When you watch this year’s Boston Marathon, April 17, keep your eyes peeled for Minnesota’s own Layne Nelson. Nelson will be competing in the event’s wheelchair division. Despite recently turning 40, he posted one of his fastest times in the 1999 Grandma’s Marathon in Duluth, which qualified him for the Boston Marathon.
Nelson most recently competed in, and won, the wheelchair division of the Millennium Marathon in Hamilton, New Zealand. How does one decide to go half way around the world for a marathon? “I saw an advertisement for the event in a magazine,” said Nelson. “I have some friends in New Zealand and they’re always asking me to visit, so I thought I’d go visit and race in the Millennium Marathon.”
The Millennium Marathon was the first marathon of the new millennium. Located south of Auckland, on the country’s north island, the rolling course turned out to be similar to that of the Twin Cities Marathon. Nelson held off 12 racers from five different countries, posting a time of 2:25. “I was pretty happy [with the time] considering the weather [60 degrees with intermittent rain] and my knowledge of the course,” said Nelson. “I arrived in New Zealand five days before the event to do some training, recover from jet lag and get used to the weather.”
Nelson, who works for the State of Minnesota as an acquisition management specialist, participated in his first race July 1983, less than a year after a car crash left him a paraplegic. He finished the 5K [kilometer] Kaiser Roll in third place. Since then, he has done hundreds of races including 36 marathons. “My rehabilitation counselor, Gwen White, at St. Mary’s in Rochester suggested wheelchair racing. At the time, it was just becoming a popular sport,” said Nelson. “For me, I do it more or less as a means to stay physically fit.”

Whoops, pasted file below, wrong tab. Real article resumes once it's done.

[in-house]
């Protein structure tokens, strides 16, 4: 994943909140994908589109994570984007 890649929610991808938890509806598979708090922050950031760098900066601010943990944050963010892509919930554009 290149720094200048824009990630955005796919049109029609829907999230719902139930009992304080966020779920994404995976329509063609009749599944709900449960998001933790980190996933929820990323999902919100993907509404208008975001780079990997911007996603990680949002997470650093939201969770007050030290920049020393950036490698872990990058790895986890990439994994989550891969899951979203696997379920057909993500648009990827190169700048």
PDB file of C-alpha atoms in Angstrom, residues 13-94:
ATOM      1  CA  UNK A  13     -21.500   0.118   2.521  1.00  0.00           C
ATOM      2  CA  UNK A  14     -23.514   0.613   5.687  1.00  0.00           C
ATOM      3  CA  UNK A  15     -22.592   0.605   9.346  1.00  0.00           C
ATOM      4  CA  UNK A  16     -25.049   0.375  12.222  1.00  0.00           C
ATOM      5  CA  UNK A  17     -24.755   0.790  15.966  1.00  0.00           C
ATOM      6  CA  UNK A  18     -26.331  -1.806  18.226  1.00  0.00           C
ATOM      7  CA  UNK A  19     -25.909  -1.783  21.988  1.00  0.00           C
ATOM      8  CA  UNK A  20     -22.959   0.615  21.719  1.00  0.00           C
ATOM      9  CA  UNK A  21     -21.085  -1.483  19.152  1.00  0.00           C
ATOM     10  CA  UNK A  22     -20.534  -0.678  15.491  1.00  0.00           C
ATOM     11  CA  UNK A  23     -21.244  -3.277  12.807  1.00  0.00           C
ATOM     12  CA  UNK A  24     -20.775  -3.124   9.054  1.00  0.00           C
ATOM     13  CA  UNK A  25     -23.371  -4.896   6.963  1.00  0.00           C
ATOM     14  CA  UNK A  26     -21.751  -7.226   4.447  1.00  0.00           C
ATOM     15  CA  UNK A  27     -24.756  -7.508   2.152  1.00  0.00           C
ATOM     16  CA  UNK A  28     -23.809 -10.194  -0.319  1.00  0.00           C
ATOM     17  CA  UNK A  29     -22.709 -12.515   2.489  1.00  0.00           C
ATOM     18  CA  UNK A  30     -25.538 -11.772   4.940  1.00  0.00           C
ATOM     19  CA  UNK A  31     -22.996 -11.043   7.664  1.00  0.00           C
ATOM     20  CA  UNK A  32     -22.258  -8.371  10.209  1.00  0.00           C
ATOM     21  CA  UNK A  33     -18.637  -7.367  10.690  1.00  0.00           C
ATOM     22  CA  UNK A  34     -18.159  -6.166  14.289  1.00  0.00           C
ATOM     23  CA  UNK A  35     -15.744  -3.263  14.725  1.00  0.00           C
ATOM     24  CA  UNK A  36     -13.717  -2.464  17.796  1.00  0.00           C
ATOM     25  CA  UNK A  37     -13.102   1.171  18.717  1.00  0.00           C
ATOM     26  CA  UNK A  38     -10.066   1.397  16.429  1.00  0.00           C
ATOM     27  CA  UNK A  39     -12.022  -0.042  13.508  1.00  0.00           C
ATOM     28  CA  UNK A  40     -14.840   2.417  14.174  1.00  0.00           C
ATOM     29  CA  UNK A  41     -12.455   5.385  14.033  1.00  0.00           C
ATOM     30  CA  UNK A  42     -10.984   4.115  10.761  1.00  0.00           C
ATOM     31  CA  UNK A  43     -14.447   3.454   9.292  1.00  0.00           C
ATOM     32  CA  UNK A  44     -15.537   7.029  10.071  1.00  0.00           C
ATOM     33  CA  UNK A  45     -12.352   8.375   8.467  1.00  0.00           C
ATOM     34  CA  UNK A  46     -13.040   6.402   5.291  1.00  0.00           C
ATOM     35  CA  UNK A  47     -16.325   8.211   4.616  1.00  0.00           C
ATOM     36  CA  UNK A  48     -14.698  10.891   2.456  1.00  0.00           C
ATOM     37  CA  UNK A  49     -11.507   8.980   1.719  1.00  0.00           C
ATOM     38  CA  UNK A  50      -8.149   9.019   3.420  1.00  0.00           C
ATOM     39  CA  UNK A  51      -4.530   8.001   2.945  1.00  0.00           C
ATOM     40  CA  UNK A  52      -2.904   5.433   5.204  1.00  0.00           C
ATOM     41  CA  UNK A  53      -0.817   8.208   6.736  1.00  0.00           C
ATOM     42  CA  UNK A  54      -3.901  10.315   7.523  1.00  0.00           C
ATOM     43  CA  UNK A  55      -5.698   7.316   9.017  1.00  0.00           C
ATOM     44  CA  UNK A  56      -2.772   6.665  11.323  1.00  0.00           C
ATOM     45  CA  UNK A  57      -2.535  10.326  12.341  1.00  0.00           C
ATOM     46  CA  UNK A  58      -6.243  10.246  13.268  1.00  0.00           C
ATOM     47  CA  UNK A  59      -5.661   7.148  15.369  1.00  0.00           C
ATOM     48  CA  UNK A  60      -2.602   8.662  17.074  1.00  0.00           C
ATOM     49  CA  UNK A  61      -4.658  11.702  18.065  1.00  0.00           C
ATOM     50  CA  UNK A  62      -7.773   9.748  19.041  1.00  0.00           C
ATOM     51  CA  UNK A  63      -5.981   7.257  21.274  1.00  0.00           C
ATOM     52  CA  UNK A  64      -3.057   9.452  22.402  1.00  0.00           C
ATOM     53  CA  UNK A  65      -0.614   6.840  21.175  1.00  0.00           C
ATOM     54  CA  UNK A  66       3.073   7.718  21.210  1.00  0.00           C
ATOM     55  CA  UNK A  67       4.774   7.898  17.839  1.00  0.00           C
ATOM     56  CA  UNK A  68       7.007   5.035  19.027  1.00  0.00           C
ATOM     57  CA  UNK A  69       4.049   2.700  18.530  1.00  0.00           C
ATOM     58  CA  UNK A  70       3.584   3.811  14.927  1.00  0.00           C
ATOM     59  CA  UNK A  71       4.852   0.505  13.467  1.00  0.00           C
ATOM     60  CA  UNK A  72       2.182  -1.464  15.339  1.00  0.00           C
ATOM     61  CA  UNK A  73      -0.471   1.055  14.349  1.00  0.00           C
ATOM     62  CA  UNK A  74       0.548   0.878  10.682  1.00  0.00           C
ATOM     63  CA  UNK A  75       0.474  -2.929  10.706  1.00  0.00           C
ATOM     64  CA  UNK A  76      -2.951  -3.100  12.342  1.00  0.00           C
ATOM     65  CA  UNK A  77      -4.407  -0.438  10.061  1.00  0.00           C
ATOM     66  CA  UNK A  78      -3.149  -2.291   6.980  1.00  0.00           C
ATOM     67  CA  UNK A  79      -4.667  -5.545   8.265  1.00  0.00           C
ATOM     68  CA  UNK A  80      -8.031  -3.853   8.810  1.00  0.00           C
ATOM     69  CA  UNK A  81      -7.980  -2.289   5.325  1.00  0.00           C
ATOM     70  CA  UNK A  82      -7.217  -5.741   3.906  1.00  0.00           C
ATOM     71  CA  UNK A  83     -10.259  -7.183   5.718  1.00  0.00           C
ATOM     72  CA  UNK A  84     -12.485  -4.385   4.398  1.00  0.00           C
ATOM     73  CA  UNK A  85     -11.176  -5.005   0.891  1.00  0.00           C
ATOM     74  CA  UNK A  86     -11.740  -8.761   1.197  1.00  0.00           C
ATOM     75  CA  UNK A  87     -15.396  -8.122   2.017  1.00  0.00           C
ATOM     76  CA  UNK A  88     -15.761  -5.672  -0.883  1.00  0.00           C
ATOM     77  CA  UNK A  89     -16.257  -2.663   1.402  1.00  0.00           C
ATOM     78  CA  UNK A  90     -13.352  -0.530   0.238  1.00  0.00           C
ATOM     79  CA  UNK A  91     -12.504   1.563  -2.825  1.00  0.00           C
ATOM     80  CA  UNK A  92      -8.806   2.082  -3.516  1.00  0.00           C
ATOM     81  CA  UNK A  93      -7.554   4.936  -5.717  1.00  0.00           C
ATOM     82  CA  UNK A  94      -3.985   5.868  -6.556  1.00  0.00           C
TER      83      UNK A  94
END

Nelson said he tried playing softball and basketball, but that ended in 1987, when he was hit by a car while changing a tire. The injury to his shoulder ended his participation in those two sports, but he was still able to race. He has had more than his share of mishaps while racing too, thus earning him the nickname “Crash”. In July 1988, he hit a curb during the Run for the Roses in Roseville, which wreaked his racing chair. He was able to finish though, using his street chair. A week later he borrowed a chair and crashed in the Kaiser Roll. Then, after getting a new chair, he entered the Twin Cities Marathon. As he was coming down John Ireland Boulevard at 30 mph, he crashed into a pole.
What is it that keeps bringing him back? “It’s obviously not the safety aspect,” said Nelson. “I like going fast. You get a good workout, and it keeps me from getting over-stressed.”
Nelson has been working as one of the assistant coaches for the Courage Center track team also. He said working with the young racers has really made him work hard. “Last year I did more speed work, instead of my usual long distance training, and I had my two fastest times.” The Boston Marathon is an event in which racers usually have fast times, and Nelson is hoping for a personal best. “I’d love to break two hours.”
Come April 17, watch one of the world’s premiere racing events and hope the only “crashing” you hear, or see, is Layne Nelson breaking the finish line with his personal best time.